During the colonial era, class-privileged citizens of colonizing nations would travel to colonized lands to, as I wrote in a previous post, “enjoy reveling in the seemingly bizarre and unfamiliar people and customs of these Other places…” Human beings, in other words, were among the objects of this tourism, along with gorgeous vistas and unfamiliar plants and animals.
Today many citizens of wealthy nations still yearn for “authentic” and “unique” travel experiences. It is somehow more prestigious to go where others do not. And human beings are still, often, the object of such tourism. This kind of travel, always ethically problematic, has become increasingly disruptive as fewer and fewer places are inaccessible and more and more people are able to afford to get there. For those humans identified as worthy of the tourist gaze, this may sometimes mean constant and overwhelming objectification.
A new documentary, Camera, Camera, documents the crushing weight of tourism in Luang Prabang, Laos, where monks make a traditional sacred procession each morning. Seth Mydans, reviewing the film, writes:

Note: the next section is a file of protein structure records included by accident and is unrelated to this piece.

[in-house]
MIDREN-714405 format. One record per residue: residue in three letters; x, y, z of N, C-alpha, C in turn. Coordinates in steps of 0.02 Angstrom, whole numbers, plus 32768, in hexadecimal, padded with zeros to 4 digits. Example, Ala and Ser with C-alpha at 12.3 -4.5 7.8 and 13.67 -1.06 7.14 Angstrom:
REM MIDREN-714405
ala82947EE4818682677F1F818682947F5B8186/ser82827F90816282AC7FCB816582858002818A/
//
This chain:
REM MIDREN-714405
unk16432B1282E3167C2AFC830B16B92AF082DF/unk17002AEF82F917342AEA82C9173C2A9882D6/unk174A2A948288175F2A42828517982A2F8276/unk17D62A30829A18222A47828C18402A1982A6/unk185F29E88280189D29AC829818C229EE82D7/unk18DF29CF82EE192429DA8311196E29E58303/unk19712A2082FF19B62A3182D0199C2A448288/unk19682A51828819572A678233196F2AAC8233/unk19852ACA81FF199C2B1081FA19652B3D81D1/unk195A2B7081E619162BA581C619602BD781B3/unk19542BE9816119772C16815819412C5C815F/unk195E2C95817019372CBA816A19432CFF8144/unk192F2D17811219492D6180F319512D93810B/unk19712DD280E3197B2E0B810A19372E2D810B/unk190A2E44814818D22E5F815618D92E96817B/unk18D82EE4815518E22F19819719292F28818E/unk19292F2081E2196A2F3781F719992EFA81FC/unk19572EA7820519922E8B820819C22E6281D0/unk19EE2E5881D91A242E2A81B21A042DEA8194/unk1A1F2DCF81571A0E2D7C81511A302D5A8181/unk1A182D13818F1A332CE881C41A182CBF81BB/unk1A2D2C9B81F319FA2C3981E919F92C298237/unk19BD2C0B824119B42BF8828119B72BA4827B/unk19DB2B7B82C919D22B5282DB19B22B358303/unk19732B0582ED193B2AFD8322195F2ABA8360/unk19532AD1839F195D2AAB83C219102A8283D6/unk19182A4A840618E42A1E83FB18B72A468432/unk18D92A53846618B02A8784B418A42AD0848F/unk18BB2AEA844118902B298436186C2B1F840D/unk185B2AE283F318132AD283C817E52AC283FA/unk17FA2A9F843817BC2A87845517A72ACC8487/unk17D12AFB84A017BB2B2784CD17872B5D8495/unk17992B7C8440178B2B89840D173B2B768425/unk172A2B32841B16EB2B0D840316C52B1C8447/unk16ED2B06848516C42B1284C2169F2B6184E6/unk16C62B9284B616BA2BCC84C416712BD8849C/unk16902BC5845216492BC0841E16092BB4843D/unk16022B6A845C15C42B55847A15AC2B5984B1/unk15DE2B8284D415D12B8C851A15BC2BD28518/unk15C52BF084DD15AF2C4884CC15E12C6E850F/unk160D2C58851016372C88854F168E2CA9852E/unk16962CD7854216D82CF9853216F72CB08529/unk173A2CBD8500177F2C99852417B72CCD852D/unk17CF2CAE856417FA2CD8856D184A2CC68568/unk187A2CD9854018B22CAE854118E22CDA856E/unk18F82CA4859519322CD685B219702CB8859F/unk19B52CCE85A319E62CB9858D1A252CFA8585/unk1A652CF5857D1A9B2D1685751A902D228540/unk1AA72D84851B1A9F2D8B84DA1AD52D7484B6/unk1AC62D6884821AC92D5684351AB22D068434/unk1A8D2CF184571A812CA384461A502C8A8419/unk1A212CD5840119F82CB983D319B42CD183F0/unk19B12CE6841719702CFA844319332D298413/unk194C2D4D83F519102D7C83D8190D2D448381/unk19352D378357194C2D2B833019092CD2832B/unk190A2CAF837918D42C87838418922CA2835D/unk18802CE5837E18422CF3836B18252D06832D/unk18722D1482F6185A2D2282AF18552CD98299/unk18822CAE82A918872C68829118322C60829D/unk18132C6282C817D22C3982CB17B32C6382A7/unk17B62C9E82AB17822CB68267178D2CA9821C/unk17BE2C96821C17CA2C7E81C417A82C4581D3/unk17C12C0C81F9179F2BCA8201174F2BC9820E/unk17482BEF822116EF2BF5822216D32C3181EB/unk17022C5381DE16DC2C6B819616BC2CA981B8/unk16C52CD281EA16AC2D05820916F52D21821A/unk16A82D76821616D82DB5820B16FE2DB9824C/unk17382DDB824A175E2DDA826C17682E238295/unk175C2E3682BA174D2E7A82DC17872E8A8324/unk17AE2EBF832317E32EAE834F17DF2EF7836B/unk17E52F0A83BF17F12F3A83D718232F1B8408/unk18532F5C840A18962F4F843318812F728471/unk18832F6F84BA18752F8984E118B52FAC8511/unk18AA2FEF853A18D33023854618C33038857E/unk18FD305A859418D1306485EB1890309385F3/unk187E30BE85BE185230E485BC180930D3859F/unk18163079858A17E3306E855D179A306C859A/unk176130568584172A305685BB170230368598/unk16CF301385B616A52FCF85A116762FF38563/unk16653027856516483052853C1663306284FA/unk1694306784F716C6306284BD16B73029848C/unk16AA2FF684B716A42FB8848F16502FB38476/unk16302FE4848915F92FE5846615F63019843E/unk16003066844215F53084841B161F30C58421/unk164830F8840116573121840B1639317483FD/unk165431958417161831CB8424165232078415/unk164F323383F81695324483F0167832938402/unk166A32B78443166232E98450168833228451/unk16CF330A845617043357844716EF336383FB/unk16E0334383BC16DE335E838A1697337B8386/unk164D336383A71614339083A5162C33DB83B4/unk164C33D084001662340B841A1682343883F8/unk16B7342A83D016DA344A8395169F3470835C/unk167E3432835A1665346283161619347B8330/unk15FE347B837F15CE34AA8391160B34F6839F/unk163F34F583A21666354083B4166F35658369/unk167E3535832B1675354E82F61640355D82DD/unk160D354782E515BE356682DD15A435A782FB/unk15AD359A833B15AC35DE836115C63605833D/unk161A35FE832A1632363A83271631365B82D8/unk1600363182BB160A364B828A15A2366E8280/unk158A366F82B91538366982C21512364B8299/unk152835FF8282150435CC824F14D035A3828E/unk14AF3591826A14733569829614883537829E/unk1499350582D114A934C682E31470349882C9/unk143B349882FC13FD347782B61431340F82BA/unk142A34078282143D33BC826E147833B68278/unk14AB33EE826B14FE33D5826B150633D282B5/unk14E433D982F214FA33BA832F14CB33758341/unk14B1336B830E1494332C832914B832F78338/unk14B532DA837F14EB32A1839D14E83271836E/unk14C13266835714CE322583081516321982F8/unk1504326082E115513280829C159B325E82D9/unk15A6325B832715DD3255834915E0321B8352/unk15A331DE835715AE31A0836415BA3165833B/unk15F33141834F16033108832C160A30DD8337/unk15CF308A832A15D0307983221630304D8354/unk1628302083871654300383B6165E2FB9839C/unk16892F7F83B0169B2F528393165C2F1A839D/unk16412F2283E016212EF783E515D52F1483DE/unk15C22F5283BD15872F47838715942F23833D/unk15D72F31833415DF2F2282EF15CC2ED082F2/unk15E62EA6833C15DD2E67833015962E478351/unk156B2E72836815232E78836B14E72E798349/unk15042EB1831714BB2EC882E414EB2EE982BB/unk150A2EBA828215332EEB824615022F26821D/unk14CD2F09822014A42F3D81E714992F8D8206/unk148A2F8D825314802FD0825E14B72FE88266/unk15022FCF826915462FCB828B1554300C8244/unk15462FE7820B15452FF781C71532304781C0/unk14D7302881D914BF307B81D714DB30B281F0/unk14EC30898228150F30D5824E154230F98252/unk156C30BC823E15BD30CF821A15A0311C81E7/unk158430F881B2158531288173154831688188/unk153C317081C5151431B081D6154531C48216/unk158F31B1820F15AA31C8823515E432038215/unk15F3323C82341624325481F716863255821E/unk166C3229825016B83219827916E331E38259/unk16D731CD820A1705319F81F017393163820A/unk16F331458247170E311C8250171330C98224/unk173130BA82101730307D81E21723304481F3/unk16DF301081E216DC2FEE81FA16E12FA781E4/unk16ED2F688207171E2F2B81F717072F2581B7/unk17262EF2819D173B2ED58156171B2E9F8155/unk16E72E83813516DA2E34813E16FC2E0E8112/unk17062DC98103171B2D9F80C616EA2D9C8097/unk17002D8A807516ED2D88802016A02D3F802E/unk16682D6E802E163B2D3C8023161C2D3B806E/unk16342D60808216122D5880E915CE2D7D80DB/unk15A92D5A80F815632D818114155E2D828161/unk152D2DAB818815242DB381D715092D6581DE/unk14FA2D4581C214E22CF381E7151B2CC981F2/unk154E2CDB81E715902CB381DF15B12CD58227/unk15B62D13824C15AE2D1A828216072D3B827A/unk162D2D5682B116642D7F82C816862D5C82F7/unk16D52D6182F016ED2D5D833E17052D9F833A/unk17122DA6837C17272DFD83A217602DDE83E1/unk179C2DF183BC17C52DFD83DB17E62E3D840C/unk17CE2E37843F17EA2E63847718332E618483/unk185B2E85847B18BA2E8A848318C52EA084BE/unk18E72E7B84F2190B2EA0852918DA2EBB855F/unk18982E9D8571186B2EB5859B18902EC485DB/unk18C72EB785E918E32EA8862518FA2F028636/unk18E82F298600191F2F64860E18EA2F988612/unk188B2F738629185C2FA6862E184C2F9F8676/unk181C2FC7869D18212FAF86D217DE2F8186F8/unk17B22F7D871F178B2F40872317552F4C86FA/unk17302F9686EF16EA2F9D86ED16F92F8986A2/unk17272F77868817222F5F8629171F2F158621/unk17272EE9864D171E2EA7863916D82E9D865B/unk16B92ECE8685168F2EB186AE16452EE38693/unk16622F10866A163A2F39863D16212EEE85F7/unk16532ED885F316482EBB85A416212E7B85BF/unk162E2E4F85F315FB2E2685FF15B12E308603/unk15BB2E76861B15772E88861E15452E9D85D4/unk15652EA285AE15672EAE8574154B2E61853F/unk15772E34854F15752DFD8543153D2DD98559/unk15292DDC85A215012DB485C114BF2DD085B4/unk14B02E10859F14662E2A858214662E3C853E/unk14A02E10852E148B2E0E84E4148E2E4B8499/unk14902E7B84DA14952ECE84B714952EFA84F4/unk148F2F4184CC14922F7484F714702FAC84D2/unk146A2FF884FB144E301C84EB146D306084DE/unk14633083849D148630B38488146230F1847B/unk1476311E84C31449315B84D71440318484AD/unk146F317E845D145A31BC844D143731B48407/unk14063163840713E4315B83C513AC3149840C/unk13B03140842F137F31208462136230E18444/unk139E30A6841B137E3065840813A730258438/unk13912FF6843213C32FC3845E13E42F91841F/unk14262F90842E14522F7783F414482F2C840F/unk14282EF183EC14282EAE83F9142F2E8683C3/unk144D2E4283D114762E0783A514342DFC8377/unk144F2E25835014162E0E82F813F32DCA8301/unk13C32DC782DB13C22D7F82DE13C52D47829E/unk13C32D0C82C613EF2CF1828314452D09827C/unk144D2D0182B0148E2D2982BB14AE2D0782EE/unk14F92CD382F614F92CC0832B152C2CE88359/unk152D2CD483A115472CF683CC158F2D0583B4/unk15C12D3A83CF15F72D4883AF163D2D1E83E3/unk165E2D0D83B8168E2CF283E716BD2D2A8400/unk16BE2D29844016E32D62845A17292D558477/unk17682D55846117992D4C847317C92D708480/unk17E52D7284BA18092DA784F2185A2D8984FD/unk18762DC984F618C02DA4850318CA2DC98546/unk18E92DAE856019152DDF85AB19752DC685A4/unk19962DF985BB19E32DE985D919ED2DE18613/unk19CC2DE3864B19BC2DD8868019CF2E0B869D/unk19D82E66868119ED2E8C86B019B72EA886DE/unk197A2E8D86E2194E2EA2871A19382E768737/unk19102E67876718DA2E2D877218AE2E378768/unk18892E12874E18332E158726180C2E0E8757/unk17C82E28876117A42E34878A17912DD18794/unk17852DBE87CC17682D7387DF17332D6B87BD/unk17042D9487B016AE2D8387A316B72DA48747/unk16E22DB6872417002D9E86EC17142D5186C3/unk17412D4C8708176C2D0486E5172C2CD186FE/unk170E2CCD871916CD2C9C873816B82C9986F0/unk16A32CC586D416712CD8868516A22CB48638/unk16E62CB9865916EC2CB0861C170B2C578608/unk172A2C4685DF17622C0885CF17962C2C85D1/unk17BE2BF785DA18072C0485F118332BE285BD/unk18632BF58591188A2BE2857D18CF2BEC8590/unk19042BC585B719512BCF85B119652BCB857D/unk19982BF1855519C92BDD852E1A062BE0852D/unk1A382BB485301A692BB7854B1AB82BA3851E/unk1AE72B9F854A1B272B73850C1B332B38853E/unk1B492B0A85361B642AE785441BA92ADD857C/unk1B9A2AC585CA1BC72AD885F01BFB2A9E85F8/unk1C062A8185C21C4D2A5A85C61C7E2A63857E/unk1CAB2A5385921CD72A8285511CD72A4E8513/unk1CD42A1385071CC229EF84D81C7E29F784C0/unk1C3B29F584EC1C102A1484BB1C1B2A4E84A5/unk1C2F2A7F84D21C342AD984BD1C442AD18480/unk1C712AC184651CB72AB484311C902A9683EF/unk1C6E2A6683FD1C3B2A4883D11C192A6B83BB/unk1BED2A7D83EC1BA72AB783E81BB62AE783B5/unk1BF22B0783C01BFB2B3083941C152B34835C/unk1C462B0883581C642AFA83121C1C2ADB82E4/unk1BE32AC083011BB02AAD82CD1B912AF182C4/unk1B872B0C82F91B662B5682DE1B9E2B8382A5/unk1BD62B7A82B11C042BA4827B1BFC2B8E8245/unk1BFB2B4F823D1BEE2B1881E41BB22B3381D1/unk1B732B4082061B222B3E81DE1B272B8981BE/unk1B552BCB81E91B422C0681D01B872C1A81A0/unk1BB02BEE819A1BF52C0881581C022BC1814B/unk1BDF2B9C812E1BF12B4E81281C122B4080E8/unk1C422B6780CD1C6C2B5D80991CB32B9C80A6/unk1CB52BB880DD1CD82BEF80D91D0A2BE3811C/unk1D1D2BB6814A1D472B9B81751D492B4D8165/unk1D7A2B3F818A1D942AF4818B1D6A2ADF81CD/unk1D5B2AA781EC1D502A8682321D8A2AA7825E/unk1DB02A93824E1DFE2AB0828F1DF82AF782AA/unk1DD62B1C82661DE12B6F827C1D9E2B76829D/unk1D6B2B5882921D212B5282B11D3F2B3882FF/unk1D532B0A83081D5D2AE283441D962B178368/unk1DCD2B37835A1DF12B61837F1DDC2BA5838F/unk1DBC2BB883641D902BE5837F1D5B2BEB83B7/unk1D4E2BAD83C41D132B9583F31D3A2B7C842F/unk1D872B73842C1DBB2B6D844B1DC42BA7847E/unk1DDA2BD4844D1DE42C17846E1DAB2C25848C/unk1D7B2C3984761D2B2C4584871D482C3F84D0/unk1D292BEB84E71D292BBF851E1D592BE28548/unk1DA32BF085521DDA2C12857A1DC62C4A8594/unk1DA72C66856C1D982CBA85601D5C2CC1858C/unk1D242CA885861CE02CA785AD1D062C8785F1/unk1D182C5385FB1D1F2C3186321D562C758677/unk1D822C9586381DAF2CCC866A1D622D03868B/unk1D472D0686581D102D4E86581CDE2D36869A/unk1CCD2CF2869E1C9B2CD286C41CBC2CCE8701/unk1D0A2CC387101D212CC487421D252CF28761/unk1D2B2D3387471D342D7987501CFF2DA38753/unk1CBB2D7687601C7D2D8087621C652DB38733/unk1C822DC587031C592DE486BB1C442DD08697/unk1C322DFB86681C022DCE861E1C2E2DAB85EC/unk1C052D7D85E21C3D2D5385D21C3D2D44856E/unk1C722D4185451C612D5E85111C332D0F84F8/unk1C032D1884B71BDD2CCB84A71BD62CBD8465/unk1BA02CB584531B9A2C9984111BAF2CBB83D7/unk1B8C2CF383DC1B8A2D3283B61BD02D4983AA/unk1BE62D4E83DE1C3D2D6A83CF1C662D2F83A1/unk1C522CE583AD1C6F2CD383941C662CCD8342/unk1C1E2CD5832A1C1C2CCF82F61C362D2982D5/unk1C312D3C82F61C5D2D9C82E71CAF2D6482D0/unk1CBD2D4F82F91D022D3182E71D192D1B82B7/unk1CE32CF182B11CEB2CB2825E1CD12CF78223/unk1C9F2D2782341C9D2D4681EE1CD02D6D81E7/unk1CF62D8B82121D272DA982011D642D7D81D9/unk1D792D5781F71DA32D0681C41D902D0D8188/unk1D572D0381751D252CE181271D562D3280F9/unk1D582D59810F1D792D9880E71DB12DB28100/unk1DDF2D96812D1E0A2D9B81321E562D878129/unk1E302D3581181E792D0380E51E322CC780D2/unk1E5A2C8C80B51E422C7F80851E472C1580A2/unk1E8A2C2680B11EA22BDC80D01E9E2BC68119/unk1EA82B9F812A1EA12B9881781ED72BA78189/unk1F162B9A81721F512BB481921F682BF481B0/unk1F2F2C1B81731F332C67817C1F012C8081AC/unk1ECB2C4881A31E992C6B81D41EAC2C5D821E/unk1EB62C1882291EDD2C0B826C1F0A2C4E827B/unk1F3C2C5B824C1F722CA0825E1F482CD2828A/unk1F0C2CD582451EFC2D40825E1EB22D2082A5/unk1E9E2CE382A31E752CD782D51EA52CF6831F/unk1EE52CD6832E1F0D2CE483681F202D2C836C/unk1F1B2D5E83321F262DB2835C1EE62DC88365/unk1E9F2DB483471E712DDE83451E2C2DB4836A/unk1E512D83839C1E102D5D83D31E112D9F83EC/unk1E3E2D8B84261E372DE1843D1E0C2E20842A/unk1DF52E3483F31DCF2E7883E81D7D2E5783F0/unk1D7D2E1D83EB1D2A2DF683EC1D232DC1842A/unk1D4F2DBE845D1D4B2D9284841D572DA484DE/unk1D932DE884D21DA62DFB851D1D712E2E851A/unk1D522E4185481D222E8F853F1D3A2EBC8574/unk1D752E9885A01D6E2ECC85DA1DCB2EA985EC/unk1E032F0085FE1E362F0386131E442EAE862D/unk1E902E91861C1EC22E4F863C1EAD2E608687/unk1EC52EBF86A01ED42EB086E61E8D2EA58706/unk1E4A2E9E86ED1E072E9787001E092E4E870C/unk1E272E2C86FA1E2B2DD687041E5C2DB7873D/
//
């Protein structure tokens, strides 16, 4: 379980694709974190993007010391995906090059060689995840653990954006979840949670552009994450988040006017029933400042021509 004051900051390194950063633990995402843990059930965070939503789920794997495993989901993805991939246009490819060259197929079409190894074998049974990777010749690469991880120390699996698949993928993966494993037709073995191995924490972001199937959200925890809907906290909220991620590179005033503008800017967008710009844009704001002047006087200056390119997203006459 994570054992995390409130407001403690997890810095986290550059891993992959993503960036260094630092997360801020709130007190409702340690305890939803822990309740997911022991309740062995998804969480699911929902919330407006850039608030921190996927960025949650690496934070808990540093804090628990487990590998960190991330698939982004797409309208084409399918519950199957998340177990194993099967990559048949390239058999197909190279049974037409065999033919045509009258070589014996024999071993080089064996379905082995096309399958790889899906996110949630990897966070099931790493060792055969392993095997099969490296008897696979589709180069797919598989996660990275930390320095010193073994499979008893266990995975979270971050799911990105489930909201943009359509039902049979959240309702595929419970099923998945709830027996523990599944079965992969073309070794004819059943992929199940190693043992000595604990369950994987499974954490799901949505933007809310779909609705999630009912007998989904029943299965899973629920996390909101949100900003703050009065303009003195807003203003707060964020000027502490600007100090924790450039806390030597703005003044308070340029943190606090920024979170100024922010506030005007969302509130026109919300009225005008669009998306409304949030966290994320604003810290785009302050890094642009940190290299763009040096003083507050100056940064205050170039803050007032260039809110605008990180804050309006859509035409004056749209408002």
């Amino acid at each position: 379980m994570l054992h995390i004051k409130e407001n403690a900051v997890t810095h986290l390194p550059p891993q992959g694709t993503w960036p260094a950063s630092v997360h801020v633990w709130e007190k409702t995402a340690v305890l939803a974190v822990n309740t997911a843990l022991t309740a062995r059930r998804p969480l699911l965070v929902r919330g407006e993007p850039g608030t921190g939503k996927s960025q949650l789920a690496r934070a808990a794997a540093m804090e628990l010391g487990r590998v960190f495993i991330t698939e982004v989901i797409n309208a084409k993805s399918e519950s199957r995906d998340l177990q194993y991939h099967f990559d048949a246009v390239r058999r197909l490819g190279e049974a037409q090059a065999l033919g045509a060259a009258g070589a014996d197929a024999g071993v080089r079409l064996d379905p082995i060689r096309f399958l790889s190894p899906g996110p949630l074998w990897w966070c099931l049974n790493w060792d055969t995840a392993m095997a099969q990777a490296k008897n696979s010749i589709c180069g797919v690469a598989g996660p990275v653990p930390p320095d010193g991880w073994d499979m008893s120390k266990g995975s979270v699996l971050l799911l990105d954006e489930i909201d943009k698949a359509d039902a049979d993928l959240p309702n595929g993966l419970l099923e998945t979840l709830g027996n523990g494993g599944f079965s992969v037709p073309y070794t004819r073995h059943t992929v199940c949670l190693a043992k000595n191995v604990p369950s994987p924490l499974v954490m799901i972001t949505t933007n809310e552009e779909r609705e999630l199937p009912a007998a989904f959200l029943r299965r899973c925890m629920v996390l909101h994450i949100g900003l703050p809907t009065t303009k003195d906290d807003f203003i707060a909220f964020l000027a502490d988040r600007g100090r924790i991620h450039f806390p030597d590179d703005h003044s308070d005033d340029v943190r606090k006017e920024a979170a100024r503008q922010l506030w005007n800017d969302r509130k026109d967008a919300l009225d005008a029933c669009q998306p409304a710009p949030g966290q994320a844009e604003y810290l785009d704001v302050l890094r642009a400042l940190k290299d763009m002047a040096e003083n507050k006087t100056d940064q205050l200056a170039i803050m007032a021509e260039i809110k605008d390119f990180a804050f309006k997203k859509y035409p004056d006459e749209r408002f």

…this sacred ritual is now swarmed by scores of bustling tourists, some of whom lean in with cameras and flashes for closeups as the monks pad silently past.
Frustrated, Artist Nithakhong Somsanith says:
They come in buses. They look at the monks the same as a monkey, a buffalo. It is theater… Now the monks have no space to meditate, no space for quiet.
This clip from the documentary captures Somsanith’s concerns beautifully and hauntingly:
For more examples of tourism of this sort, see our posts featuring the appeal of the hula girl, colonial era postcards of the Burmese, vintage travel posters, and a contemporary Brazilian tourist opportunity. Story via Karl Bakeman.Lisa Wade is a professor of sociology at Occidental College and the co-author of Gender: Ideas, Interactions, Institutions. You can follow her on Twitter and Facebook.